The coherency of E.J. Dionne's piece surprised me:
The answer lies in embracing a humility about how imperfectly human beings understand the divine, which is quite different from rejecting God or faith. This humility defines the chasm between a living religious tradition and a dead traditionalism. We need to admit how tempted we are to deify whatever commitments we have at a given moment. And those of us who are Christian need to acknowledge that over the history of the faith, there have been occasions when “a supposedly changeless truth has changed,” as the great church historian and theologian Jaroslav Pelikan put it.
What distinguishes this view from pure relativism is the insistence that truth itself exists. The Christian’s obligation is to engage in an ongoing quest for a clearer understanding of what it is. Robertson would disagree with me, but I’d say that we are going through precisely such an effort when it comes to how we think about homosexuality, much as Christians have done before on such matters as slavery, the role of women and the Earth’s place in the universe.Matt Walsh is one of the many, many people who have run up against the central argument in C.S. Lewis's "Abolition of Man," which also happens to be a central influence in my views:
Believe it or not, even politically incorrect comments about homosexuality have to be excused if we are to believe that baby killing is a moral act. . . .
I say all of this because my initial intention was to sit down and write about the couple in Washington who just won a 50 million dollar “wrongful birth” settlement. Brock and Rhea Wuth sued a hospital because their son was born severely disabled. No, they were not alleging that the hospital caused the disability; they alleged that the hospital (and a lab testing facility) did not run the correct tests that would have detected the genetic defects while the child was still in the womb. Had they been given the correct tests, they would have known that the baby was “defective,” and then killed it. Tragically, they were robbed of the opportunity to abort their son, so the hospital must pay for the son’s care — for the rest of his life.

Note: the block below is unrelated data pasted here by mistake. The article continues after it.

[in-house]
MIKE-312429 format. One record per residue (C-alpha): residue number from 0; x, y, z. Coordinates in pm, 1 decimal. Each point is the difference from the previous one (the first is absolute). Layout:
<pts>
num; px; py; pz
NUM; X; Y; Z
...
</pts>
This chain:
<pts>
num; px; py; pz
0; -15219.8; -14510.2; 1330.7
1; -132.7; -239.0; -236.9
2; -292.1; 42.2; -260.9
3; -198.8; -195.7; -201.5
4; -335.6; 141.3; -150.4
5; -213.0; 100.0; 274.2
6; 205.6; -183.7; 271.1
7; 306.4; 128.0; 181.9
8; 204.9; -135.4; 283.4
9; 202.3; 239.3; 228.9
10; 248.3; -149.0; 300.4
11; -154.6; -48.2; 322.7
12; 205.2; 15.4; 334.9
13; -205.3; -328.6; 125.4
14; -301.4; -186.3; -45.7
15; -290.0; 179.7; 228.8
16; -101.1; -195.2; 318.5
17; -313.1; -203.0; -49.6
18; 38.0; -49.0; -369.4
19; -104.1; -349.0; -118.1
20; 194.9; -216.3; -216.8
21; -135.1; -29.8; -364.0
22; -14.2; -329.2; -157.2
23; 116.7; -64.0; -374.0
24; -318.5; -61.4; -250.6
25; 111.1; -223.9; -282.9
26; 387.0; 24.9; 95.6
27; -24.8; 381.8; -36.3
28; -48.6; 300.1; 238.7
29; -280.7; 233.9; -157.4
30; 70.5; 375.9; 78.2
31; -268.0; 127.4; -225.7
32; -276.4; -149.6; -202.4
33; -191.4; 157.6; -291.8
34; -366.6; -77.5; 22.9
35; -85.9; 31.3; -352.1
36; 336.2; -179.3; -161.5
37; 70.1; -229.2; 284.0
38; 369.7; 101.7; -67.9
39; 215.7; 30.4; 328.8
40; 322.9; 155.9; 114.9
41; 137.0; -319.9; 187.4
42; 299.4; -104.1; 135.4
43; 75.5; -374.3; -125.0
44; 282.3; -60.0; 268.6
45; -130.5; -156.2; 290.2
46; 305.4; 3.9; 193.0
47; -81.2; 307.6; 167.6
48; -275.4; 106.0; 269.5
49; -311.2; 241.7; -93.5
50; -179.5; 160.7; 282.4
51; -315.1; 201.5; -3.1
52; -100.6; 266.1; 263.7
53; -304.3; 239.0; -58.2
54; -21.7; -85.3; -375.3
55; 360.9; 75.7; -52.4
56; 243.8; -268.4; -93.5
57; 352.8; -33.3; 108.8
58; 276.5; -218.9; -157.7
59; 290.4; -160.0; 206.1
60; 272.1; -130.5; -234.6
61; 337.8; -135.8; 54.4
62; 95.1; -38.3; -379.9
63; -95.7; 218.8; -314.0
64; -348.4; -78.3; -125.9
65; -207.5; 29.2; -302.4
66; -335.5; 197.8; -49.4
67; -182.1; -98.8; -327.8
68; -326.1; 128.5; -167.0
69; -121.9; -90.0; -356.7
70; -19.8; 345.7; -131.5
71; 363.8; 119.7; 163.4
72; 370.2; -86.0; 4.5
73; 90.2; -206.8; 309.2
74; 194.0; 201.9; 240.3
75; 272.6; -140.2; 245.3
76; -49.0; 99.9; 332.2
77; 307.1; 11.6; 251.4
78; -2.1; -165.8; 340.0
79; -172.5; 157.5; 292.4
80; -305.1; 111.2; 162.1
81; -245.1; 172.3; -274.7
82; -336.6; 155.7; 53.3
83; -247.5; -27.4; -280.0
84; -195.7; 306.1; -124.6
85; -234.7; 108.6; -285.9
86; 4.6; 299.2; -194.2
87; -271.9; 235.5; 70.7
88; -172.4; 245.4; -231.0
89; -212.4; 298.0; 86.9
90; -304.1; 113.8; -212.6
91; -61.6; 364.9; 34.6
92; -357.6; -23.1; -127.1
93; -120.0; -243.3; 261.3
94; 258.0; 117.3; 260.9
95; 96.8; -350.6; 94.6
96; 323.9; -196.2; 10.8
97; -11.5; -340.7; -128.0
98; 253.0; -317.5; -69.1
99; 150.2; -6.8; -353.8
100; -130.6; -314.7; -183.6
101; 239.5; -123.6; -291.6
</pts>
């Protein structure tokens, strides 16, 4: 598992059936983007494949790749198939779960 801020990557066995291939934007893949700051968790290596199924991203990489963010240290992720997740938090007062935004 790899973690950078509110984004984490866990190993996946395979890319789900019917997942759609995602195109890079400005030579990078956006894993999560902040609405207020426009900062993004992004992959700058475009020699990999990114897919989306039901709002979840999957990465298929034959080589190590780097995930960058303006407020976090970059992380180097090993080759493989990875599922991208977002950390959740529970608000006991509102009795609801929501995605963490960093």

Oh, but don’t judge them: they still “love” their child. They wish he was dead, they wish they had killed him, but they still “love” him. Make no judgments. Offer no stern words. They sued a hospital for not giving them the chance to kill their child, but do not think yourself qualified to condemn such a thing.And finally, Mark Steyn on making everything mandatory that is not prohibited:
Bob Hope, touring the world in the year or so after the passage of the 1975 Consenting Adult Sex Bill:
“I’ve just flown in from California, where they’ve made homosexuality legal. I thought I’d get out before they make it compulsory.”
For Hope, this was an oddly profound gag, discerning even at the dawn of the Age of Tolerance that there was something inherently coercive about the enterprise. Soon it would be insufficient merely to be “tolerant” — warily accepting, blithely indifferent, mildly amused, tepidly supportive, according to taste. The forces of “tolerance” would become intolerant of anything less than full-blown celebratory approval.